I do see the point of using some type of speed work as you get stronger. Again, something I've toyed with as I come off of the biceps injury. My thought is to use the block percentages and shoot for a 7 on the RPE with a 70-80% load. I literally, just talked with someone about this and came up with a 70-75% load for this. Still up in the air. And, if I remember correctly, all of Siff's ideas are just that... ideas. They were never practiced on athletes before he wrote the book. n They were all theories.

    My hip issues are from wide squatting, not necessarily box squatting. My issue with box squatting, especially for raw training, is that it's not a competition lift. People get good at box squatting and then suck in the meet. For raw squatting, you have to stop and reverse yourself in the hole. When I came out of gear, I absolutely had no strength in my hamstrings and glutes to stop and reverse the weight. The box and the gear did it all for me. So, box squatting makes no sense for me at all. A Paused Squat makes more sense as a raw lifter, in my opinion.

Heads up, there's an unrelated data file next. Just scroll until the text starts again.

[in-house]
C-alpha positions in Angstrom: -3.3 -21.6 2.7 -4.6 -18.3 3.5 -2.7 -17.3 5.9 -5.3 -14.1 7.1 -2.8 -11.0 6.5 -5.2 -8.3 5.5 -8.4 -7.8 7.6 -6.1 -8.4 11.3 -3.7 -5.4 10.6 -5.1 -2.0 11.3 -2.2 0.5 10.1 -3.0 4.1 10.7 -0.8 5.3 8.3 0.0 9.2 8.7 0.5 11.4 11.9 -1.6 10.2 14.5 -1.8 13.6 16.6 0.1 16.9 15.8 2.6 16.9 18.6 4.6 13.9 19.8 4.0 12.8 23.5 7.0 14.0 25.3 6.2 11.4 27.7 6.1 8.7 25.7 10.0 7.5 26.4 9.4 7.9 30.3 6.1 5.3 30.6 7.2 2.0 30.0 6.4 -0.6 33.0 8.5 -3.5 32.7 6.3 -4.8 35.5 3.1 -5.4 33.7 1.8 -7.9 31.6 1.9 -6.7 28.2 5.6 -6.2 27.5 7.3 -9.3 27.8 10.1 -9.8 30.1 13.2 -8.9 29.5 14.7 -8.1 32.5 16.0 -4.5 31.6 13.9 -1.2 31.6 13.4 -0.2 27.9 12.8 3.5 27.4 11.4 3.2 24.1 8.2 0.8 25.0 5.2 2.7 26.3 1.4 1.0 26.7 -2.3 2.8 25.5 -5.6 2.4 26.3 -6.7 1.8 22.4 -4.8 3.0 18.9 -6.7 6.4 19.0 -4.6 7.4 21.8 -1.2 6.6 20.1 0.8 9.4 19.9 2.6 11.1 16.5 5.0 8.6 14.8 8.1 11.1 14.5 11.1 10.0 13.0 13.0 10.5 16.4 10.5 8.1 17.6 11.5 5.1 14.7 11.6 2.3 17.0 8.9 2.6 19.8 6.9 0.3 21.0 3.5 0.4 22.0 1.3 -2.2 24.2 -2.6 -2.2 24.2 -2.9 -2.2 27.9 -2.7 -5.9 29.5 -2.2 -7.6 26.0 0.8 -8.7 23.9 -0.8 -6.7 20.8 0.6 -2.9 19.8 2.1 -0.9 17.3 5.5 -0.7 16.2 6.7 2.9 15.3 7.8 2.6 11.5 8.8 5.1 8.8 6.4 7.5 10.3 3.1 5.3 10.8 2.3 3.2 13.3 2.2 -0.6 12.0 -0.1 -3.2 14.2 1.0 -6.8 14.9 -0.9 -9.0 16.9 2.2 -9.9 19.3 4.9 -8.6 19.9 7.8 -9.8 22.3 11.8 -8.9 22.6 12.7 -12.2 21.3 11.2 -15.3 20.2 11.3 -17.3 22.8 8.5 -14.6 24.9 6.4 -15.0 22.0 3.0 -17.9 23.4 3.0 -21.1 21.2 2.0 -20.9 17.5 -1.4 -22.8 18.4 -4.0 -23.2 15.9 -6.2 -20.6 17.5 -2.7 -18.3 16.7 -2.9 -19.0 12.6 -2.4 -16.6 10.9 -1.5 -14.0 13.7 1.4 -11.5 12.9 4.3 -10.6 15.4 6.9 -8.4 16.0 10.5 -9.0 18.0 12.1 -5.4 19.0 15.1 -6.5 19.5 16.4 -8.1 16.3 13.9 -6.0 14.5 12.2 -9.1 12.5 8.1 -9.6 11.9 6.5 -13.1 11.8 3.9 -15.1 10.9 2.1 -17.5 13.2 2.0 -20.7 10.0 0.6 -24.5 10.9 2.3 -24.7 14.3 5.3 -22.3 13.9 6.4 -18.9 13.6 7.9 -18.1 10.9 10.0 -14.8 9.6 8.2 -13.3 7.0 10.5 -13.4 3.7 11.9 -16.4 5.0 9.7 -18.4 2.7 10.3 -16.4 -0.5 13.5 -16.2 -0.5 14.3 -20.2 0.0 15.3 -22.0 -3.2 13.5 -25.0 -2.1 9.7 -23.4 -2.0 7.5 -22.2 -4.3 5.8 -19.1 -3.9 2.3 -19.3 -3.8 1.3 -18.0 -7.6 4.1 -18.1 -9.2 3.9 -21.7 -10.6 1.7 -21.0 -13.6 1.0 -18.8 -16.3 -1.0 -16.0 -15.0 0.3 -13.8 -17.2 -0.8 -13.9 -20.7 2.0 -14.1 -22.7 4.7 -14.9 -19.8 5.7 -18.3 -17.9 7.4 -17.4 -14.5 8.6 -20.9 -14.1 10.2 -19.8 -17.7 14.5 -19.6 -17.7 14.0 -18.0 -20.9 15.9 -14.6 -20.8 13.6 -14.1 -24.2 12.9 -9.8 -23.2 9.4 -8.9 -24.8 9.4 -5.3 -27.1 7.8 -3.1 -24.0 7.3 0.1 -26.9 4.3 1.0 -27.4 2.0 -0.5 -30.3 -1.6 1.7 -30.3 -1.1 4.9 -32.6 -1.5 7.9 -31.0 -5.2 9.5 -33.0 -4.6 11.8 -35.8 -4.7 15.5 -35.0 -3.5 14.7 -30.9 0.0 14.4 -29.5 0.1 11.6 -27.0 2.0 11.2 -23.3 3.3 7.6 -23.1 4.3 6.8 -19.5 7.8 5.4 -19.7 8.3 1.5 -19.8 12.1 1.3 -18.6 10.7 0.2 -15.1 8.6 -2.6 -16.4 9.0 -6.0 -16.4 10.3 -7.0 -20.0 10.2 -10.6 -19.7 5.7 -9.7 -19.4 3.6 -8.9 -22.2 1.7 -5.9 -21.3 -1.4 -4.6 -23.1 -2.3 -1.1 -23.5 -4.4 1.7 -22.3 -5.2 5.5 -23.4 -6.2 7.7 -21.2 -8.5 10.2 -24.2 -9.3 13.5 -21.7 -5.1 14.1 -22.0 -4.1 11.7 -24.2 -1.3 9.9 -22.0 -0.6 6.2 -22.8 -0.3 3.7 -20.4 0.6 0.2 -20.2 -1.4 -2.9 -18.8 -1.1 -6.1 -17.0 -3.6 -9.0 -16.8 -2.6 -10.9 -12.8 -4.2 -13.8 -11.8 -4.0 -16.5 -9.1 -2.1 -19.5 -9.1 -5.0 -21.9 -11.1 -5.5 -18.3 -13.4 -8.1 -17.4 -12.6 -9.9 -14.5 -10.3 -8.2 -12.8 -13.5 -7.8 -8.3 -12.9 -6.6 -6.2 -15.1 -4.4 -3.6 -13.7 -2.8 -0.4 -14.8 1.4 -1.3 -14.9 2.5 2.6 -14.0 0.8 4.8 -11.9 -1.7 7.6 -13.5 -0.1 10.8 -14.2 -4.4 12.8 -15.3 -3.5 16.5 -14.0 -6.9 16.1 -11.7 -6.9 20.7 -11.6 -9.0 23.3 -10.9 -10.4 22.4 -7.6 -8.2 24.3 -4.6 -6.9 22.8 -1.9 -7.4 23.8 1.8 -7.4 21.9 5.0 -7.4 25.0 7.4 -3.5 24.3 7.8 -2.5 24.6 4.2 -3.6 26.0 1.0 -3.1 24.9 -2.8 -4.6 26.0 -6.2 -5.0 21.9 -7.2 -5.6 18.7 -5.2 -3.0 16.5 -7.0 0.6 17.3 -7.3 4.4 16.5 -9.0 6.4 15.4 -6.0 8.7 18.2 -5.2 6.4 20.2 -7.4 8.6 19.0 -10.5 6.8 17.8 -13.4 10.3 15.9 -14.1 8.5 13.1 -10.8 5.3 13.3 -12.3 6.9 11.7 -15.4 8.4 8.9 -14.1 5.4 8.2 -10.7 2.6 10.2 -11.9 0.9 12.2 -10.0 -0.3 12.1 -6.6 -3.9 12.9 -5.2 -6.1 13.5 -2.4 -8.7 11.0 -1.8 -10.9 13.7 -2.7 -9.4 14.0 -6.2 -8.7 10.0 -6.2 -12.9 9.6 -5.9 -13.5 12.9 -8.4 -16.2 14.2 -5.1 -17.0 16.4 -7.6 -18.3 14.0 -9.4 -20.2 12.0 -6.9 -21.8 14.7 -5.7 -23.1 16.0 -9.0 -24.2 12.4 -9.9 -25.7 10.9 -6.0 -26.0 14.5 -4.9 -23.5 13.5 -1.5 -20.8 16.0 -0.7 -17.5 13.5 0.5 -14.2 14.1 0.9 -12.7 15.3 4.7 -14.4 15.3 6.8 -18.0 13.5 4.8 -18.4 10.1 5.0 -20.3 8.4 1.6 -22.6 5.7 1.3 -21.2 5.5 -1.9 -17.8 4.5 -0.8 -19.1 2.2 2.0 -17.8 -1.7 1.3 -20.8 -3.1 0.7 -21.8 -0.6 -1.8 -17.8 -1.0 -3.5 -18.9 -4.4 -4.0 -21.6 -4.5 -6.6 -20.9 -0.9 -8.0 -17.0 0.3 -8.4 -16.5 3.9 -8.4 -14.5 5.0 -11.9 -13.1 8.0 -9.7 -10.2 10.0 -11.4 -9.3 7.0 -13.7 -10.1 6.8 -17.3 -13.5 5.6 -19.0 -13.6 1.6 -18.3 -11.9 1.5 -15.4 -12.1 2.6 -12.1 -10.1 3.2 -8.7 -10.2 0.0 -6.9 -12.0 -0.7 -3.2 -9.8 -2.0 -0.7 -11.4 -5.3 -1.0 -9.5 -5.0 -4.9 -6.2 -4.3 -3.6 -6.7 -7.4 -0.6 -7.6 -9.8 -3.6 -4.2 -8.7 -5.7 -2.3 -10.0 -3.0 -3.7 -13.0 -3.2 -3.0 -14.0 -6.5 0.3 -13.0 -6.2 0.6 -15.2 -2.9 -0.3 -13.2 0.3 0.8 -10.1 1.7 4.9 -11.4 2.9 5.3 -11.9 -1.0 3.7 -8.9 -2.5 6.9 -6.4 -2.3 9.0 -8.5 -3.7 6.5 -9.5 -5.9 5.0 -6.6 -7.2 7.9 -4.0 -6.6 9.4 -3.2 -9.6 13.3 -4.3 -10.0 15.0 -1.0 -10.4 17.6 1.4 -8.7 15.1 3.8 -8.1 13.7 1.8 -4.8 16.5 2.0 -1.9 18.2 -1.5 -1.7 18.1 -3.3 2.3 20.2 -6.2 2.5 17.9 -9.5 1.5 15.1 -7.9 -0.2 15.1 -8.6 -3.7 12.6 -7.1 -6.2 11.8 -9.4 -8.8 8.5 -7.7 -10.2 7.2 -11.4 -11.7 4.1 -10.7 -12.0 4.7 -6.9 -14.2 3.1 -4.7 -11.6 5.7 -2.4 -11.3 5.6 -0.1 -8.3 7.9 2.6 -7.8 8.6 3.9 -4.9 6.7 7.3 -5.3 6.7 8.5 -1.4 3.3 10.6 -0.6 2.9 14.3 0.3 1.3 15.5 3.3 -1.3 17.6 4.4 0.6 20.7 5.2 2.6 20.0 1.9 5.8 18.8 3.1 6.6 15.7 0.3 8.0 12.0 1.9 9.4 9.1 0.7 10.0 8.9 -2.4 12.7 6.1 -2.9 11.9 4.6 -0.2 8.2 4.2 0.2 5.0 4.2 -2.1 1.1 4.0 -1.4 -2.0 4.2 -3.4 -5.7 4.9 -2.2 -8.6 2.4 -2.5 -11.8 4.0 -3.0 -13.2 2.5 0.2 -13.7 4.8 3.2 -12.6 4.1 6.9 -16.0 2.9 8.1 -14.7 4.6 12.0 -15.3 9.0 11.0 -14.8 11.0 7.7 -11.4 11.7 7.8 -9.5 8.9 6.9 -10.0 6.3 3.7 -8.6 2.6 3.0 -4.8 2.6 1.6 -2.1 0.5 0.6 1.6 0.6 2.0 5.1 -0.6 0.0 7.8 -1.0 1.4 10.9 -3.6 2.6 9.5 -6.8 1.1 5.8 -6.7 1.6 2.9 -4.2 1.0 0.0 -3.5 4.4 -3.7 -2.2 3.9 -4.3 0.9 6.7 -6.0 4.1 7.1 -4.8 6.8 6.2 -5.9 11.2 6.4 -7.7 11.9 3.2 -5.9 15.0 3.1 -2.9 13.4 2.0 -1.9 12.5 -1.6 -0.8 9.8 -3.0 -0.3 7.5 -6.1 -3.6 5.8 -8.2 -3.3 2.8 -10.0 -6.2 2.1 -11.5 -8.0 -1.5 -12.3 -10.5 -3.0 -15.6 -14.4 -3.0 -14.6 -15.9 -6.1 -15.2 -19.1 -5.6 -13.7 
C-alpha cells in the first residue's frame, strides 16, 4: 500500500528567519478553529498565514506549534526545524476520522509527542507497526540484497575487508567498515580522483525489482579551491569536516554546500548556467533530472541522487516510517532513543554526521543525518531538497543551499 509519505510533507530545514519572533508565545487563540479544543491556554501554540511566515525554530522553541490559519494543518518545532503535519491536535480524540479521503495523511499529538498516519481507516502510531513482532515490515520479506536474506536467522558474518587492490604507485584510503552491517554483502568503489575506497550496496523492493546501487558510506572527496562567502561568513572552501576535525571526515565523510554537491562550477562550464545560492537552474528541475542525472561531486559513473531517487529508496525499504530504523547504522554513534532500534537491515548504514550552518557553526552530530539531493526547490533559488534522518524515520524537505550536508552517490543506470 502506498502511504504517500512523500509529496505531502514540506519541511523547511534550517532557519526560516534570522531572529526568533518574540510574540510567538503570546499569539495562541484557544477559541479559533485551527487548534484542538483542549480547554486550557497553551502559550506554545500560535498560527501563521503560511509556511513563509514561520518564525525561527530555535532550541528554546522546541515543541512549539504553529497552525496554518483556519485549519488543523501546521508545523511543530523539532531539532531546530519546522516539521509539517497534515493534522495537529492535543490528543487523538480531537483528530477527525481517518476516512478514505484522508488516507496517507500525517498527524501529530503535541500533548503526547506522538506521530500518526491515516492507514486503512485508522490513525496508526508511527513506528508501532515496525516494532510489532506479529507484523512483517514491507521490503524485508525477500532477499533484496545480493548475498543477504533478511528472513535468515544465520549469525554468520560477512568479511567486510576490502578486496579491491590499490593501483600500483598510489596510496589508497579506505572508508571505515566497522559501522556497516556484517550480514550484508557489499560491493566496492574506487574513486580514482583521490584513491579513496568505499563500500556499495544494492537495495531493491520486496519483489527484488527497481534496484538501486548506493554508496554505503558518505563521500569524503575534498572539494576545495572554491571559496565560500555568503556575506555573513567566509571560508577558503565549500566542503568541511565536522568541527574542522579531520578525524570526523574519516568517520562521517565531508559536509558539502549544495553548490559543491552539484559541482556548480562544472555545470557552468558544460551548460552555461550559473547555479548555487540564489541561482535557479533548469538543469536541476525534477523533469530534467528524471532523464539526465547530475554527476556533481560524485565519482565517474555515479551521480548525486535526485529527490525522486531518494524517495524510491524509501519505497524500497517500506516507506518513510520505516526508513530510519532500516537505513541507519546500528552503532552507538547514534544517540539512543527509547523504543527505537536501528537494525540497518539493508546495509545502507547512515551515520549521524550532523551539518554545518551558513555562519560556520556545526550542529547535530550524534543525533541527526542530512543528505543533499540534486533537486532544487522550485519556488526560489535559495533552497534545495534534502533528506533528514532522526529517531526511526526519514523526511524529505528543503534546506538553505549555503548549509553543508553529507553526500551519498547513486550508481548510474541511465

I feel the same as a former geared lifter, as well. Box squat technique is "supposed" to be the same as Squatting. it never is. guys cheat the box squat to move weight. Not to mention the fac tthat no one can seem to hit good depth in gear. I blame this on retards wearing gear that's too tight and setting your box too high. Not everyone does this, but it's an epidemic in geared lifting.

    Oddly, my hips feel so much better since I brought my stance in to a normal width. My hip is osteoarthritis, so eventually, I'll be in Dave's boat.